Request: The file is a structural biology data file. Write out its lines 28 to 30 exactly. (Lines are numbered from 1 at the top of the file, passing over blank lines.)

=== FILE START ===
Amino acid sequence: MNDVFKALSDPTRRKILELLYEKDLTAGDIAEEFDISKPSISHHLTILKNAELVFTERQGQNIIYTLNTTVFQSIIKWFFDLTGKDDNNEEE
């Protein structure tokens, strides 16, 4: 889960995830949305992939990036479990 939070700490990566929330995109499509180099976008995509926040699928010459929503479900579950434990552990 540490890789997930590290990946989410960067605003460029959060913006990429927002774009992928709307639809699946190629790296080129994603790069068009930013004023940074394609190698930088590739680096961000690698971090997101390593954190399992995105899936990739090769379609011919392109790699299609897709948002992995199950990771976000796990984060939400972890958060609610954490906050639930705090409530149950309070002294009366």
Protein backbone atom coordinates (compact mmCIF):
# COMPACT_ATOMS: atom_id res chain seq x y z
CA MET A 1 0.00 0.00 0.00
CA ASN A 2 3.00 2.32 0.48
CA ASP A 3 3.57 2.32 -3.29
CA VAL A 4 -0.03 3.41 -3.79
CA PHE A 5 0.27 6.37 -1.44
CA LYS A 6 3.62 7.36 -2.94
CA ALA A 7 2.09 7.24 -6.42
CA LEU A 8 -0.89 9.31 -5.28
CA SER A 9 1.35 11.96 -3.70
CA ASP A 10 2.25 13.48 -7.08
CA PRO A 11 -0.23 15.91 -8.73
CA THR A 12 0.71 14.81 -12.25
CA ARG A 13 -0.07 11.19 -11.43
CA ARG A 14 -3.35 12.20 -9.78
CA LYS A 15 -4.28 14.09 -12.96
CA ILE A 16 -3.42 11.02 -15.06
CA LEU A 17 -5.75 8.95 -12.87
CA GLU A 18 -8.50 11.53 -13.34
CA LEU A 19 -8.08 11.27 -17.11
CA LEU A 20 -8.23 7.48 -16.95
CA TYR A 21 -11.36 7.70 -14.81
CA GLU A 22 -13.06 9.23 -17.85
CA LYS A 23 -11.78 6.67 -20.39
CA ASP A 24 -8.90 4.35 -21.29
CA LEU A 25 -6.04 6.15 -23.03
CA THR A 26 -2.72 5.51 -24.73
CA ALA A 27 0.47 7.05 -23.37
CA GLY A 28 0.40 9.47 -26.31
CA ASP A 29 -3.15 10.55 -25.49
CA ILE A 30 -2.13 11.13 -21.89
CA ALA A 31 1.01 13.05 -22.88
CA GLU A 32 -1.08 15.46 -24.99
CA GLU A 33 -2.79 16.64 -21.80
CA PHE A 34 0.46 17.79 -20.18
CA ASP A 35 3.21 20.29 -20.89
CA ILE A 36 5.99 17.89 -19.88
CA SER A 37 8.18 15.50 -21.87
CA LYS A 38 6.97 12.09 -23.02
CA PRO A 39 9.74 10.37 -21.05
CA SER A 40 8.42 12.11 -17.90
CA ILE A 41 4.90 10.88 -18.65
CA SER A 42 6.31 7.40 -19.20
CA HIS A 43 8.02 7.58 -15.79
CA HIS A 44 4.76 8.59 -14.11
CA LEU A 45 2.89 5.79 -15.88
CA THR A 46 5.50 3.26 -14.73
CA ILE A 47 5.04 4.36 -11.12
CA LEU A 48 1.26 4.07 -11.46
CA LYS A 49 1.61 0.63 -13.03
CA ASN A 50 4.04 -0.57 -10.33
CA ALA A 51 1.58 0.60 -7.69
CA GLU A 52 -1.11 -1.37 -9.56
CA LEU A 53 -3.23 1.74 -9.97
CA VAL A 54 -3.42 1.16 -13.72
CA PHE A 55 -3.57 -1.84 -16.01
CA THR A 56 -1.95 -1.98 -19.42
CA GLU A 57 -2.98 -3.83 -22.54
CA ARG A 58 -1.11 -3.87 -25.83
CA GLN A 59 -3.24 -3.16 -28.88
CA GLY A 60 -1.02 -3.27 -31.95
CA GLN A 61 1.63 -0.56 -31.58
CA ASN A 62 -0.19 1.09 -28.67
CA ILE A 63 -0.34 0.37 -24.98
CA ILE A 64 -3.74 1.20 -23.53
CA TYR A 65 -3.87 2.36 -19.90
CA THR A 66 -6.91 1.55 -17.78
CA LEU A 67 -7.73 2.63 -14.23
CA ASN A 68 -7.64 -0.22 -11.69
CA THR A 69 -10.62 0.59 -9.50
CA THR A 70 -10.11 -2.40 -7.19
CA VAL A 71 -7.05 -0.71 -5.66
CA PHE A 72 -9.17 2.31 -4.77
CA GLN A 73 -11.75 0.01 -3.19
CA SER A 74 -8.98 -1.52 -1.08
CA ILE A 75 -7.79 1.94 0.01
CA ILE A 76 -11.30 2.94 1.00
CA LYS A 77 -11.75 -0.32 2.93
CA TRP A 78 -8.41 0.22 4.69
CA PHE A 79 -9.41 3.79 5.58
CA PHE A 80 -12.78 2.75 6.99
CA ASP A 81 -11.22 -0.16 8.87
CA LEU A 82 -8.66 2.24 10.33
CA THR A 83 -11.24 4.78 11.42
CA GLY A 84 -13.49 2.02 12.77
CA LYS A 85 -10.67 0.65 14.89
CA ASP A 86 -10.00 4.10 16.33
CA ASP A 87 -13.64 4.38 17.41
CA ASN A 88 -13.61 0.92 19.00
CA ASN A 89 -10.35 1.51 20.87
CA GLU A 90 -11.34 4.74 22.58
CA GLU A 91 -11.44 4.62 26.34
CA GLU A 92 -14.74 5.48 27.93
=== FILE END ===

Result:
CA ASP A 24 -8.90 4.35 -21.29
CA LEU A 25 -6.04 6.15 -23.03
CA THR A 26 -2.72 5.51 -24.73